By Michelle Poirier

Shades of Hope Wildlife Refuge in Pefferlaw continues to rescue animals in need, and, so far, has taken in over 4000 animals this year.

But Gail Lenters, the founder and board president of Shades of Hope, says their facility is swamped, and they’re having a hard time getting enough people to volunteer.

Still, Shades of Hope, one of the the largest wildlife refuges of its kind in Ontario, has accomplished a lot this year, including retrofitting their barn to accommodate birds affected by the Highly Pathogenic Avian Influenza (HPAI).

“That involved creating brand new bio-secure quarantine areas in our facility, which we did really fast. We needed to have bio-security for any birds that came in. Any birds that are susceptible to this, which is primarily water birds, had to be quarantined very securely,” she said.

Lenters said their intake numbers are down 5 per cent from last year, possibly due to HPAI and many birds dying in the wild.

Shades of Hope had a total of 7300 animals brought in last year. It currently has around 800 animals in its care.

Shades of Hope also plans to build a fox pen this year, and is working with the Town of Georgina to obtain permits for their planned raptor aviary, which had been delayed and is expected to be completed in 2023.

Volunteers and staff recently released 45 Ring-billed Gulls into Lake Ontario.

After just under 100 baby gulls were brought to them in June, when the birds jumped off the roof of their nesting site on a building in Toronto to get away from the hot tar.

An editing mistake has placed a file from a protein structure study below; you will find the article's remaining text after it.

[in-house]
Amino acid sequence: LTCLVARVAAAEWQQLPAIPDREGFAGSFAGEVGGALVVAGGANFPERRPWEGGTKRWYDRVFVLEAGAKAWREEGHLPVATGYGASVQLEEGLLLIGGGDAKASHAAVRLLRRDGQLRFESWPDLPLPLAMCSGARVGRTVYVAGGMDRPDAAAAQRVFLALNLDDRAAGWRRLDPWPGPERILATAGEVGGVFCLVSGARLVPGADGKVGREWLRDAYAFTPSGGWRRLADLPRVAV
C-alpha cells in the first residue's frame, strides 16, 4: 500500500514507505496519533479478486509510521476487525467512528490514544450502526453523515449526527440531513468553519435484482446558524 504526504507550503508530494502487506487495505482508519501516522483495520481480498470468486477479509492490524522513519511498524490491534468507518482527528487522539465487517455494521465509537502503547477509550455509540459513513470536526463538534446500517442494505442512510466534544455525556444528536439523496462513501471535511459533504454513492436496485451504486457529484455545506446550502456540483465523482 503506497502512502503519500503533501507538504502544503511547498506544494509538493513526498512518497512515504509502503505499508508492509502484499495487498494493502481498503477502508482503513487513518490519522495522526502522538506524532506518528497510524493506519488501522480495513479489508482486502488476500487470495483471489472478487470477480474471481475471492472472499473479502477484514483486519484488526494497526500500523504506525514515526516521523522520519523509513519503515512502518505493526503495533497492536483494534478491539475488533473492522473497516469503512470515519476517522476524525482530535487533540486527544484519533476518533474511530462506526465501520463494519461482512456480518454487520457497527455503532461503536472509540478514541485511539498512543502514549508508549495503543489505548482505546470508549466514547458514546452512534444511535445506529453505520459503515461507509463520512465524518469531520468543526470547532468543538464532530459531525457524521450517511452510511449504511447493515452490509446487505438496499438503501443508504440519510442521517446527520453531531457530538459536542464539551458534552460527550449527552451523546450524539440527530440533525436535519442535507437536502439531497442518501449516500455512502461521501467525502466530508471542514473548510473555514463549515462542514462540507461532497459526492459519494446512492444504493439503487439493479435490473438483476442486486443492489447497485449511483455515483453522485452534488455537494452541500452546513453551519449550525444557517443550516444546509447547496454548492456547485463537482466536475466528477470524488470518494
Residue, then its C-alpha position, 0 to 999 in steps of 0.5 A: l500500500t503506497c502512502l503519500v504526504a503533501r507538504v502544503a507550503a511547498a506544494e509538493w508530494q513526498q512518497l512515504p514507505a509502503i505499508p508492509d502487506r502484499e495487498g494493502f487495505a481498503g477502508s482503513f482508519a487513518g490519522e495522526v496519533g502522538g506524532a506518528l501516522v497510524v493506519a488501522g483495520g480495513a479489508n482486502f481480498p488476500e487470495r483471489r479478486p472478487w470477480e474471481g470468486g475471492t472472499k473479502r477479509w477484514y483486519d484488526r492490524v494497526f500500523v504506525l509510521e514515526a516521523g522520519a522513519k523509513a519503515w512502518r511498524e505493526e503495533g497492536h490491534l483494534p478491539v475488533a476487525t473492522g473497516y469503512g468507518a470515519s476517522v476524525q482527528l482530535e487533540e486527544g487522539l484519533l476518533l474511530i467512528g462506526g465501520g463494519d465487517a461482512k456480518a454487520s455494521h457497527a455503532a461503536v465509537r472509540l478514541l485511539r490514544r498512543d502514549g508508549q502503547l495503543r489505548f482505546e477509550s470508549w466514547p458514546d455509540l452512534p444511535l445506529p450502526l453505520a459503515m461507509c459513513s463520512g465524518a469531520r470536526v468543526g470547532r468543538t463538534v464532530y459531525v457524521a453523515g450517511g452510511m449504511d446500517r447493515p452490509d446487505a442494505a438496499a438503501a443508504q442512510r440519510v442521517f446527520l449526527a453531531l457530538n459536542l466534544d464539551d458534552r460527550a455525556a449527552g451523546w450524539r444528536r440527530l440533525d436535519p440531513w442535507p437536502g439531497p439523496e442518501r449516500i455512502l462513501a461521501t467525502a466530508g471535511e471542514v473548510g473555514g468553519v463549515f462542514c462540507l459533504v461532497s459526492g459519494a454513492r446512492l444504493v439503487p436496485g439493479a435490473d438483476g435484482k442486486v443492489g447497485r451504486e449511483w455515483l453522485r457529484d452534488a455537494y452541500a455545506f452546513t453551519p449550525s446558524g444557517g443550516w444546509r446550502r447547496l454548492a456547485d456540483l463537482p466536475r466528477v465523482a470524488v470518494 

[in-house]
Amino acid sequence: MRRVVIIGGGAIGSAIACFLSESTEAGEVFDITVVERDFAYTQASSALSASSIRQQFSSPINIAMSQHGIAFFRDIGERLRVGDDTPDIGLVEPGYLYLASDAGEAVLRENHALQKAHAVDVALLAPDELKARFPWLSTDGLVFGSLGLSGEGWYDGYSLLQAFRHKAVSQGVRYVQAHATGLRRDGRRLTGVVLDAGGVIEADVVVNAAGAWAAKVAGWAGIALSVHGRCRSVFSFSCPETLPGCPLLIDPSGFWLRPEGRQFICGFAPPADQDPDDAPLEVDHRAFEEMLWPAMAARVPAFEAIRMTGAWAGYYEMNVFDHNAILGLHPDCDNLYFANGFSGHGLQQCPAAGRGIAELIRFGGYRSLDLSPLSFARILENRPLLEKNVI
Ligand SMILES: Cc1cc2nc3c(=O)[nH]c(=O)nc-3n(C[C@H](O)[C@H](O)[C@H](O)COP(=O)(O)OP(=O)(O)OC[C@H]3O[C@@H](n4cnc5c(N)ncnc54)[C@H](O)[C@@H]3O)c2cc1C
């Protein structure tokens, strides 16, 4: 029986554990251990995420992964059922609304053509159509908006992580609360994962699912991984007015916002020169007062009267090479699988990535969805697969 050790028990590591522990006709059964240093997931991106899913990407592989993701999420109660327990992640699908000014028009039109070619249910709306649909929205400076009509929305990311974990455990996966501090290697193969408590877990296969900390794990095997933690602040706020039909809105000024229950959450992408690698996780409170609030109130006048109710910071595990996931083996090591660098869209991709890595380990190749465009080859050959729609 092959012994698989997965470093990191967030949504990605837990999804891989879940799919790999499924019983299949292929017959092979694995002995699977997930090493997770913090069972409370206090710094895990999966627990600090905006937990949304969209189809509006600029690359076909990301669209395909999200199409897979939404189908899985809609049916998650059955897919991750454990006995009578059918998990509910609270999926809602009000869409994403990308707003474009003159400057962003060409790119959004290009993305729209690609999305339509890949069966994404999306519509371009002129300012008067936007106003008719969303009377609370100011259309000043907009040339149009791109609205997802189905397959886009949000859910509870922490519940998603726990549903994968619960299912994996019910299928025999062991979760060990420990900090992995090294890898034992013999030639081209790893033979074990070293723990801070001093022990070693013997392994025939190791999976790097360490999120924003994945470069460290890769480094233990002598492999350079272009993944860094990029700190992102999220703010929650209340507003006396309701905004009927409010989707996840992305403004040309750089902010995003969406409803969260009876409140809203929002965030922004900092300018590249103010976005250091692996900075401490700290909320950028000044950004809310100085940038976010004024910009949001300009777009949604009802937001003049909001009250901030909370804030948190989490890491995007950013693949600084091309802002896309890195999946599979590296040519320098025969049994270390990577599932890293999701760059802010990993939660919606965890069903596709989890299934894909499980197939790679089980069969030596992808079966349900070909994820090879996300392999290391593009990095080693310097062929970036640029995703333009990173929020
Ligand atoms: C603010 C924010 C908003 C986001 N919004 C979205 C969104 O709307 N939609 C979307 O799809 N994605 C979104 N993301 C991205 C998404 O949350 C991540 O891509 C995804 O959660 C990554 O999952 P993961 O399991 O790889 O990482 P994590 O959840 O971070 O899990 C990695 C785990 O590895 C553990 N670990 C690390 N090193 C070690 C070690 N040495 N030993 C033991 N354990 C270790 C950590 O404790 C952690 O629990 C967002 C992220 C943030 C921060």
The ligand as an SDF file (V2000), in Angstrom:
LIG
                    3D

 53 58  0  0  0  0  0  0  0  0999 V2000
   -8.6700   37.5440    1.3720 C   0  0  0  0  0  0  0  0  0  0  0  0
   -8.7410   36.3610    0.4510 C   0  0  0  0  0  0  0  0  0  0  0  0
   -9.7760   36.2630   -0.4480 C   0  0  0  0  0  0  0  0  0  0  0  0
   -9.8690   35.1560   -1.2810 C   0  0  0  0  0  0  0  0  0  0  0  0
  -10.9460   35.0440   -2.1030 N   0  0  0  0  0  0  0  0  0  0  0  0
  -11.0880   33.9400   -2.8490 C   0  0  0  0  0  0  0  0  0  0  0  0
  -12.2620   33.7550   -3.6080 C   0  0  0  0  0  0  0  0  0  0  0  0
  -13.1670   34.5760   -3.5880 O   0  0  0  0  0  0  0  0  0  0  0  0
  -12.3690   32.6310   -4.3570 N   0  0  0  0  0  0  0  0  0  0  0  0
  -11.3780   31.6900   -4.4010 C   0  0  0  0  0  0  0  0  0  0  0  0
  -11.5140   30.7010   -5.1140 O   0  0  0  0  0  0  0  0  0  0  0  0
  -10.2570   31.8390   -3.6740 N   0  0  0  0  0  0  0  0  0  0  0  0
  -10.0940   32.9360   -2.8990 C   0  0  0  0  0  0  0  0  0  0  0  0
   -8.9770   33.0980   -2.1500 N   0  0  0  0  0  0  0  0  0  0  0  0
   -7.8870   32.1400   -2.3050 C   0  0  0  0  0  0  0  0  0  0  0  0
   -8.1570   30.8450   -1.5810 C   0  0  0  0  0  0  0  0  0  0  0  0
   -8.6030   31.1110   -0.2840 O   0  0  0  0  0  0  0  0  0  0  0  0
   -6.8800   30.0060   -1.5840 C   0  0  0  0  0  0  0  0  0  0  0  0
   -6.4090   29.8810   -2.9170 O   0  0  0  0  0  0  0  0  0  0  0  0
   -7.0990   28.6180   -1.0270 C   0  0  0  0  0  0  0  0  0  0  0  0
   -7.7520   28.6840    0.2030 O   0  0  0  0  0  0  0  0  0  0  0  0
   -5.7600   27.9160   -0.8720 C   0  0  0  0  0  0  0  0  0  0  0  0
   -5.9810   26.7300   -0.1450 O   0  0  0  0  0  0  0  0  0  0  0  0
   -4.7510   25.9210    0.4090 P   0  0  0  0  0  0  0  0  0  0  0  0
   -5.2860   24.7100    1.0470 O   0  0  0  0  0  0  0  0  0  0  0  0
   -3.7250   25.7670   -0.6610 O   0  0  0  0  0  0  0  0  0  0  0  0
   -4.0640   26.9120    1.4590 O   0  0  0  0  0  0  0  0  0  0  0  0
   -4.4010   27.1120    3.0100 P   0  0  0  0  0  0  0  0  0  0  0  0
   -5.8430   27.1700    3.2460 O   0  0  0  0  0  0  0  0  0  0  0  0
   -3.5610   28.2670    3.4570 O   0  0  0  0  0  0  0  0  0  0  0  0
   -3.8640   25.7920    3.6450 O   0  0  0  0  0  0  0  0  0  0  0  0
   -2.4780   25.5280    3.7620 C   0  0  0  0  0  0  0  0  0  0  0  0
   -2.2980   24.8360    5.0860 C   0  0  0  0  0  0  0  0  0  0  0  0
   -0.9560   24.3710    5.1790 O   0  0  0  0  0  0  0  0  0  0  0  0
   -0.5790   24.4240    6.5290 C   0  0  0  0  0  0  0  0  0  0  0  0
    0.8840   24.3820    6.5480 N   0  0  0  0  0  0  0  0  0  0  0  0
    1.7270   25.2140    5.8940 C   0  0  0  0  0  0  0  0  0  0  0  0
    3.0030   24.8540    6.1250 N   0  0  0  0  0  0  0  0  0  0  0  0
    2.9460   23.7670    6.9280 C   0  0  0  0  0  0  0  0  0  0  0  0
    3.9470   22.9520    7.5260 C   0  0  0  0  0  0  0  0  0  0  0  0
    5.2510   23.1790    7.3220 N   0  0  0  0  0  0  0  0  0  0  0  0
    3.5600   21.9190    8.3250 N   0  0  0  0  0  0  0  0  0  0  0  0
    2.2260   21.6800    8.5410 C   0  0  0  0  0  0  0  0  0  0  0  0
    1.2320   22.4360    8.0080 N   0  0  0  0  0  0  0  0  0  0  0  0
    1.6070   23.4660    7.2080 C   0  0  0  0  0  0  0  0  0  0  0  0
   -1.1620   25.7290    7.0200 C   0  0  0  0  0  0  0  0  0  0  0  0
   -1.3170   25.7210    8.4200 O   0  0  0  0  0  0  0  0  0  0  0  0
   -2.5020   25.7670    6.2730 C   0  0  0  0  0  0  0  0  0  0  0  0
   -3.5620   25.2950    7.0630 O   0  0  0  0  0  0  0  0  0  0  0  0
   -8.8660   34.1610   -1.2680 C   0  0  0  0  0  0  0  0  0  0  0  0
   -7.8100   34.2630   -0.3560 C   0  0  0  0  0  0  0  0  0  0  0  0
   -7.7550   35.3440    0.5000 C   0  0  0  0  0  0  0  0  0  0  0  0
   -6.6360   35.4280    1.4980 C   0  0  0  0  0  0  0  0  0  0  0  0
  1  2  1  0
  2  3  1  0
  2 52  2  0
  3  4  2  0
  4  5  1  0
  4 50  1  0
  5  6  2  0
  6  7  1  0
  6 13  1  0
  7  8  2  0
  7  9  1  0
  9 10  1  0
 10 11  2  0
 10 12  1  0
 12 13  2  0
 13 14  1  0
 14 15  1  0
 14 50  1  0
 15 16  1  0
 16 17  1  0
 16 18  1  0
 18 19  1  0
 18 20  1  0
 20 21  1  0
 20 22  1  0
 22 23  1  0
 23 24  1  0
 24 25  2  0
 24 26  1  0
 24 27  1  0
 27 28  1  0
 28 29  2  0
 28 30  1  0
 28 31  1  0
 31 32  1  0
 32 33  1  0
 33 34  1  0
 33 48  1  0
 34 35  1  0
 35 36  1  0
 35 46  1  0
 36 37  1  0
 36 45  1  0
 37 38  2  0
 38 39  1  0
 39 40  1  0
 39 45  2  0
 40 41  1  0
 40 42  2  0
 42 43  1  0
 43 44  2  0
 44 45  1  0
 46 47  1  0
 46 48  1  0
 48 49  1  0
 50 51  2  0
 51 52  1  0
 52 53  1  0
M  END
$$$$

Lenters said the rest of the gulls will be released soon.

Gulls released

Despite a shortage of volunteers, Lenters said the local community continues to support Shades of Hope with donations.

Recently, Scarlett, a 5-year-old girl from Pefferlaw, wanted to raise funds for the wildlife refuge, after getting help rescuing a baby bunny.

With help from her mom, Stephanie Christensen, she started selling handmade crystal bracelets.

“She’s raised nearly $700, well beyond what we thought. She’s worked super hard this summer making the bracelets,” Christensen said.

“What started as a small fundraiser has turned into a huge community thing, and she’s sold all of the 40 bracelets she made.”

Scarlett with cash donation

If you are looking to help, Shades of Hope needs volunteers who are 18 and older who can commit long-term to one shift a week, as the position involves training.

It also has a part-time position open for a mature person who can help answer the phones and deal with stressful calls.

There is also an internship program for students, but unfortunately many students did not show up to complete it this year. So there are still spots available to students interested in applying.

For more information on how to volunteer at Shades of Hope, or to donate, you can visit their website at www.shadesofhope.ca.

“Remember that wildlife matters. Keep your eyes open and call us if you have any concerns or need us,” Lenters said.

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